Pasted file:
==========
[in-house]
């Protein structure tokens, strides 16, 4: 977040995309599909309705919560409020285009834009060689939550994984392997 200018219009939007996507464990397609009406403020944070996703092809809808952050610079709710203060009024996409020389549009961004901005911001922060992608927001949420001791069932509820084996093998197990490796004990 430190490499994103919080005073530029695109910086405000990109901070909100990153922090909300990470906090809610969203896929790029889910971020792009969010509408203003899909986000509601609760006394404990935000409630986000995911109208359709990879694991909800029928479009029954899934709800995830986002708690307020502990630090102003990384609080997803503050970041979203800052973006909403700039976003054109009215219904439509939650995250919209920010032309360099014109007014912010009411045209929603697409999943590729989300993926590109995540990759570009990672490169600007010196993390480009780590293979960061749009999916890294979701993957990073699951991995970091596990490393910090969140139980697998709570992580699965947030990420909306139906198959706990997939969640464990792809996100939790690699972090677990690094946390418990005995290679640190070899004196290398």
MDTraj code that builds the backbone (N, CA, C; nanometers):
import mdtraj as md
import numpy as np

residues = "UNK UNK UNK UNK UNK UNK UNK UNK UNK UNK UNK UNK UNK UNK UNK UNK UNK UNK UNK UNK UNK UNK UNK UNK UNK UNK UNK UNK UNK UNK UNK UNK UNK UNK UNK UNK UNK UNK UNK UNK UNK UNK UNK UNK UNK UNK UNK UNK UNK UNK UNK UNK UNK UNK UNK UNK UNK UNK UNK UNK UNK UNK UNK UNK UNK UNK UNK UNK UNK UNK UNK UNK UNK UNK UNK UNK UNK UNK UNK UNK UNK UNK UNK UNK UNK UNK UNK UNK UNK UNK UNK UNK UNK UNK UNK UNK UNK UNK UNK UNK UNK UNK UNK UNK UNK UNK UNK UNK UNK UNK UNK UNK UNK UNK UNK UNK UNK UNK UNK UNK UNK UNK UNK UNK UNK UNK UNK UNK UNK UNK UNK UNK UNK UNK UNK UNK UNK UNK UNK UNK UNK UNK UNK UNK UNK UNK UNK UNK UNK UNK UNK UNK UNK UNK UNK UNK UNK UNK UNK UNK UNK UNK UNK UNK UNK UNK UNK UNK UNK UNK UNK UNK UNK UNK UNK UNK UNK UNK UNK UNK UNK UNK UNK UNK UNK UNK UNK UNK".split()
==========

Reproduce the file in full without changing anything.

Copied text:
[in-house]
């Protein structure tokens, strides 16, 4: 977040995309599909309705919560409020285009834009060689939550994984392997 200018219009939007996507464990397609009406403020944070996703092809809808952050610079709710203060009024996409020389549009961004901005911001922060992608927001949420001791069932509820084996093998197990490796004990 430190490499994103919080005073530029695109910086405000990109901070909100990153922090909300990470906090809610969203896929790029889910971020792009969010509408203003899909986000509601609760006394404990935000409630986000995911109208359709990879694991909800029928479009029954899934709800995830986002708690307020502990630090102003990384609080997803503050970041979203800052973006909403700039976003054109009215219904439509939650995250919209920010032309360099014109007014912010009411045209929603697409999943590729989300993926590109995540990759570009990672490169600007010196993390480009780590293979960061749009999916890294979701993957990073699951991995970091596990490393910090969140139980697998709570992580699965947030990420909306139906198959706990997939969640464990792809996100939790690699972090677990690094946390418990005995290679640190070899004196290398």
MDTraj code that builds the backbone (N, CA, C; nanometers):
import mdtraj as md
import numpy as np

residues = "UNK UNK UNK UNK UNK UNK UNK UNK UNK UNK UNK UNK UNK UNK UNK UNK UNK UNK UNK UNK UNK UNK UNK UNK UNK UNK UNK UNK UNK UNK UNK UNK UNK UNK UNK UNK UNK UNK UNK UNK UNK UNK UNK UNK UNK UNK UNK UNK UNK UNK UNK UNK UNK UNK UNK UNK UNK UNK UNK UNK UNK UNK UNK UNK UNK UNK UNK UNK UNK UNK UNK UNK UNK UNK UNK UNK UNK UNK UNK UNK UNK UNK UNK UNK UNK UNK UNK UNK UNK UNK UNK UNK UNK UNK UNK UNK UNK UNK UNK UNK UNK UNK UNK UNK UNK UNK UNK UNK UNK UNK UNK UNK UNK UNK UNK UNK UNK UNK UNK UNK UNK UNK UNK UNK UNK UNK UNK UNK UNK UNK UNK UNK UNK UNK UNK UNK UNK UNK UNK UNK UNK UNK UNK UNK UNK UNK UNK UNK UNK UNK UNK UNK UNK UNK UNK UNK UNK UNK UNK UNK UNK UNK UNK UNK UNK UNK UNK UNK UNK UNK UNK UNK UNK UNK UNK UNK UNK UNK UNK UNK UNK UNK UNK UNK UNK UNK UNK UNK".split()